I made a quick stop at the little store a few miles down the road to let DH know that I was on my way. Unfortunately, there is zero cell phone service within the park. Also, I discovered that my weather-band radio was unable to pick up any signals. So, during my time there, I made a couple of quick morning trips to the little store's parking lot to make contact with DH and to check the weather. The lack of internet or cell phone signal is actually a positive thing as it forces you to focus on the beauty and immerse yourself in the nature around you. By the end of my time there, I found I no longer wanted to make the trip out to connect. I just wanted to stay and enjoy my surroundings. When that happens, you know your trip is a success.

The trip home was relatively uneventful and rather quick. I knew I was tired as I passed up several photo opportunities along the way, especially one of some amazing white buffaloes in Camp Verde. Although I had fun, I missed my DH and the girls terribly. I could tell that my DH missed me as well since he was waiting for me when I arrived at the storage barn. A wonderful surprise. More words of praise and encouragement followed when I successfully made quick work of backing Luna into the storage unit. About 45 minutes later, I was home and snuggling with Maddie and Abby. Unpacking the car would have to wait.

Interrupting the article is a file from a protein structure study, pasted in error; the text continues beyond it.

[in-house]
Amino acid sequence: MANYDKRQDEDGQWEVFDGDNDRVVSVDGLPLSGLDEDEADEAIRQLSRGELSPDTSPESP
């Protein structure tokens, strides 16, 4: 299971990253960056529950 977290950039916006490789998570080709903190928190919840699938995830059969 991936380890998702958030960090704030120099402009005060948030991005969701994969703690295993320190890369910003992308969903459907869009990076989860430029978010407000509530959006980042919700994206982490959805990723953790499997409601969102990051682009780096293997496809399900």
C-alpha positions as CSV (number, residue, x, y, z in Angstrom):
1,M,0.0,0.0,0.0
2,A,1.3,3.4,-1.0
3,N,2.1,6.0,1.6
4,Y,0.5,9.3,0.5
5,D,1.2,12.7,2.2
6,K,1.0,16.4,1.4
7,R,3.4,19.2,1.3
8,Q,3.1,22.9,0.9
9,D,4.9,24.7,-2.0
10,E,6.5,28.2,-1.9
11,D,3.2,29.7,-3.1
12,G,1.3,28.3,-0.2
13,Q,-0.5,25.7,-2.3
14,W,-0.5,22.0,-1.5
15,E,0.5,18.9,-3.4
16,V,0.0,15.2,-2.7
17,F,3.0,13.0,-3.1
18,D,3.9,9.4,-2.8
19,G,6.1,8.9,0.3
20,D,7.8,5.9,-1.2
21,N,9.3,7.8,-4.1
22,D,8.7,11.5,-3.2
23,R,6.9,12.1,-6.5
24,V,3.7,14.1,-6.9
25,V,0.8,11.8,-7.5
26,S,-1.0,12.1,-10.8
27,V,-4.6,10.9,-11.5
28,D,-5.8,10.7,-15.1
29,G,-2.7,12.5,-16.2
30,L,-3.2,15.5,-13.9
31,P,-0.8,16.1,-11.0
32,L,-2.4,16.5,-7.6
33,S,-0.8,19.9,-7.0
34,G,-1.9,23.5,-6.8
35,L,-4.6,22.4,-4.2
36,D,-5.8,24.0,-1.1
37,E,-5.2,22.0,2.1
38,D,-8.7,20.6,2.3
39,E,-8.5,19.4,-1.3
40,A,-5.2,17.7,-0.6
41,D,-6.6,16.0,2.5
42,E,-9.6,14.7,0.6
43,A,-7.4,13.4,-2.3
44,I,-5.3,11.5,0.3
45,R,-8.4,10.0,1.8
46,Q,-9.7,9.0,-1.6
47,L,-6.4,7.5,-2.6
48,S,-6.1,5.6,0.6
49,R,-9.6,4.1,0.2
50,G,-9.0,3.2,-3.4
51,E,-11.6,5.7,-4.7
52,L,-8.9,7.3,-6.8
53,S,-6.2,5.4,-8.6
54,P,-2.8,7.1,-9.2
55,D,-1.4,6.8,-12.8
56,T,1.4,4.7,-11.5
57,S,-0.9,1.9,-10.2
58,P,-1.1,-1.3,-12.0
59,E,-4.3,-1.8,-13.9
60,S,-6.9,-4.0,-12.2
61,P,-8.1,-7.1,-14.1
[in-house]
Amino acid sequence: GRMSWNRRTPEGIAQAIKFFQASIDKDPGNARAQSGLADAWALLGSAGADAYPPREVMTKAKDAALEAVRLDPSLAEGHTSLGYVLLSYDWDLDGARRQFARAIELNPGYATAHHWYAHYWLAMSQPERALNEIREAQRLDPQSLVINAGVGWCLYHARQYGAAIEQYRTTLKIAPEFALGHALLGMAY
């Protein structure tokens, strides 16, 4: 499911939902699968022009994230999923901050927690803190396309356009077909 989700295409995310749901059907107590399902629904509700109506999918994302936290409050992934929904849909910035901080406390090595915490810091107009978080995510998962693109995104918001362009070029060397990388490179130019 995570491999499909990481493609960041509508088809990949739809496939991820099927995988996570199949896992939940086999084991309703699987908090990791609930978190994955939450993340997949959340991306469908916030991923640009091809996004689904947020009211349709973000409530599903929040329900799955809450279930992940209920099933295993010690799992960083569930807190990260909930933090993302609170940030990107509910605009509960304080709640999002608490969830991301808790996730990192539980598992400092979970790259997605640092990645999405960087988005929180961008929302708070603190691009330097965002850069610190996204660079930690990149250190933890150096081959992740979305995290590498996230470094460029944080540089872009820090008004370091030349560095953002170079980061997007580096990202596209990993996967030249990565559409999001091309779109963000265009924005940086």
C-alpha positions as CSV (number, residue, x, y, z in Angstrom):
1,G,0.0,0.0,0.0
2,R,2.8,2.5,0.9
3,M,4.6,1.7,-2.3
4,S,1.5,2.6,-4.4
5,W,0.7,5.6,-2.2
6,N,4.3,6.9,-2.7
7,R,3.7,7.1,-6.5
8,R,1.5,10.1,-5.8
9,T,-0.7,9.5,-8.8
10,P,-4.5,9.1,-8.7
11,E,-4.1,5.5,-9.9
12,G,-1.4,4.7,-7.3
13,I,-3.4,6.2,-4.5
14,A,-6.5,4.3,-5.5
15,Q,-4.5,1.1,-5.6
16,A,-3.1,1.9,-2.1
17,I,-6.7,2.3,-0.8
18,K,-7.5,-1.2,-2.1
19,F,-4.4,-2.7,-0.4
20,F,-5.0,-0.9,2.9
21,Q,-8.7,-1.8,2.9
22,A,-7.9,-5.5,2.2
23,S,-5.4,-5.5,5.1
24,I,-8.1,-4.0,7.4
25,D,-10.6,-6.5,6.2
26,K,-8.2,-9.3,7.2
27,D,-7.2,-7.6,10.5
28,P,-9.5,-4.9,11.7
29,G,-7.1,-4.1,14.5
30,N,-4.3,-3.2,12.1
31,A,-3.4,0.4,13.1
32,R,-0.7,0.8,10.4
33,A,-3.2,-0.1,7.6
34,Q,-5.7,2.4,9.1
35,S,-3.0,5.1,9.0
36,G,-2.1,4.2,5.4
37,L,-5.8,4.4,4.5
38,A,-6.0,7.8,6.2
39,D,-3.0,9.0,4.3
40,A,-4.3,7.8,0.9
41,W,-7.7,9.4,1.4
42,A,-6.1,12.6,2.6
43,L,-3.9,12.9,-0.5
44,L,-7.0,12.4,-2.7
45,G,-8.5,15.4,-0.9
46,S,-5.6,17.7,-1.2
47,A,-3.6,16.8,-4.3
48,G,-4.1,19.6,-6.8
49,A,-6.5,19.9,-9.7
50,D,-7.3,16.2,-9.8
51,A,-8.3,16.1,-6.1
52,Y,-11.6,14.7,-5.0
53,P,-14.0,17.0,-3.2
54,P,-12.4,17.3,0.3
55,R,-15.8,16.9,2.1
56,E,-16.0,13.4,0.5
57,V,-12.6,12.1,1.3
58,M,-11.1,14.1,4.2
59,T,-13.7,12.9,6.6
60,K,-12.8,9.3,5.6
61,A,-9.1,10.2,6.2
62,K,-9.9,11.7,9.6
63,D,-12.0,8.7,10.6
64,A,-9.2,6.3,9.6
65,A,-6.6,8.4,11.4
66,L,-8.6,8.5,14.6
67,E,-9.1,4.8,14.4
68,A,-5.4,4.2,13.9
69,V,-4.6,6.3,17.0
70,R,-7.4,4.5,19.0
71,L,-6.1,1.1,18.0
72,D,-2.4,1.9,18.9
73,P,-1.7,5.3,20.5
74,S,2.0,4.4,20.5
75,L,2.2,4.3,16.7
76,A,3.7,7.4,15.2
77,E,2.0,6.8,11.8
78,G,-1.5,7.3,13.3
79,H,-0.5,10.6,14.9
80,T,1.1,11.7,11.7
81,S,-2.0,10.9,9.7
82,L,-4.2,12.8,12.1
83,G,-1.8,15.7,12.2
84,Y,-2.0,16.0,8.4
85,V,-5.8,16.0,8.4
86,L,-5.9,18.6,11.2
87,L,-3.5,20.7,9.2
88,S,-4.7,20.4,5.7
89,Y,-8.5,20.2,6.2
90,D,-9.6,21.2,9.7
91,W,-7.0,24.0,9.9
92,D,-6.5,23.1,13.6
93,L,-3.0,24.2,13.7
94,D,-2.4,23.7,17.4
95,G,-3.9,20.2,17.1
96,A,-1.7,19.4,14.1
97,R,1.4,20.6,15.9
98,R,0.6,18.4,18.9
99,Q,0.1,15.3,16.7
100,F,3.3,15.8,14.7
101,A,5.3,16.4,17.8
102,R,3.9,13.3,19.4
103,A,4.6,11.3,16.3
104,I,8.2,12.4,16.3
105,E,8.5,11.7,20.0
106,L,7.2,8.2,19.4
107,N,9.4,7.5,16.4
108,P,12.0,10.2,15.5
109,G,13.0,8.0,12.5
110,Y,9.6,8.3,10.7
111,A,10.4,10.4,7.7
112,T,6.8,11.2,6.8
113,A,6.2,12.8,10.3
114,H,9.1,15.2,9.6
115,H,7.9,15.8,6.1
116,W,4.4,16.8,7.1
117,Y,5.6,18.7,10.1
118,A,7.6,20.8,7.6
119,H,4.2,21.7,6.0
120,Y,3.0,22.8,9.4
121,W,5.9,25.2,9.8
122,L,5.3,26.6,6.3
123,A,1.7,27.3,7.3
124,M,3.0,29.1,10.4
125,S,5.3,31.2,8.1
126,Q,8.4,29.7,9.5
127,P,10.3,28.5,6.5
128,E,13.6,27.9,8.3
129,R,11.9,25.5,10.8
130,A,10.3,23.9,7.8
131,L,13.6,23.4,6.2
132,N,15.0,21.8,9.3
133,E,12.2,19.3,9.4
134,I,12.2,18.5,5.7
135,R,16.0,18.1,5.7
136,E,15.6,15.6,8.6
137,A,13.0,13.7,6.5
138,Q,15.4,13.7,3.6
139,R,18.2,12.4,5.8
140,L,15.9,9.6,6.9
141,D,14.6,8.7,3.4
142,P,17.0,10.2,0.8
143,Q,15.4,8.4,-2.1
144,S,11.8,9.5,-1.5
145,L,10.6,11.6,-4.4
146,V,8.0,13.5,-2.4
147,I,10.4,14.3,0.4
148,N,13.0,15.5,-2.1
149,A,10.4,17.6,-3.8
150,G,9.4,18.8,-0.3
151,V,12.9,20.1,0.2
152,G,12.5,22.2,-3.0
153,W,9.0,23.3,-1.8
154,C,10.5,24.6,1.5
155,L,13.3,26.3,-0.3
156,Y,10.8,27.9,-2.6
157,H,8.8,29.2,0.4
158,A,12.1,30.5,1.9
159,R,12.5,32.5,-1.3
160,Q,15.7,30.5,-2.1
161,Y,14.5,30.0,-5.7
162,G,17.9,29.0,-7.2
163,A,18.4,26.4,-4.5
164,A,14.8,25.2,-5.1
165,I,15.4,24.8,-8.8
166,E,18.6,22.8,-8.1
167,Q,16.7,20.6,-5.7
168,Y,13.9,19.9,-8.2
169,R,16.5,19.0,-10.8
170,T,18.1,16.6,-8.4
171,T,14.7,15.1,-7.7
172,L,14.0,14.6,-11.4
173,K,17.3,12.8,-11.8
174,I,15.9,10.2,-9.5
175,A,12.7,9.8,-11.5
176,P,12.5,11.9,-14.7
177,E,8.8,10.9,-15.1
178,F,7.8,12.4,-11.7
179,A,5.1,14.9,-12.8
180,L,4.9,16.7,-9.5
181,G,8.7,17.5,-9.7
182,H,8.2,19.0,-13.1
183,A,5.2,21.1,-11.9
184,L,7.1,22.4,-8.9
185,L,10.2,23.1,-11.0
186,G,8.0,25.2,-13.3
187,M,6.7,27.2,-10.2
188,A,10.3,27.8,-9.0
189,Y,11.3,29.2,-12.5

Although the colors weren't yet on full display and the campground was quite full and busy, I still enjoyed the trip. It was just another step in bolstering my self confidence as well as providing some much-needed distraction from some recent stressors. I think we could all use some of that right now!


I hear that Lost Maples will be in peak color this week! If you can make it out that way, I highly encourage it. As autumn progresses, however, there will be plenty of opportunities to leaf peep along the beautiful Texas Hill Country backroads. I do hope you'll make the time to GET OUTSIDE and continue to join me on my adventures. I'll save a place by the campfire for you.


“Climb the mountains and get their good tidings. Nature's peace will flow into you as sunshine flows into trees. The winds will blow their own freshness into you, and the storms their energy, while cares will drop away from you like the leaves of Autumn.” - John Muir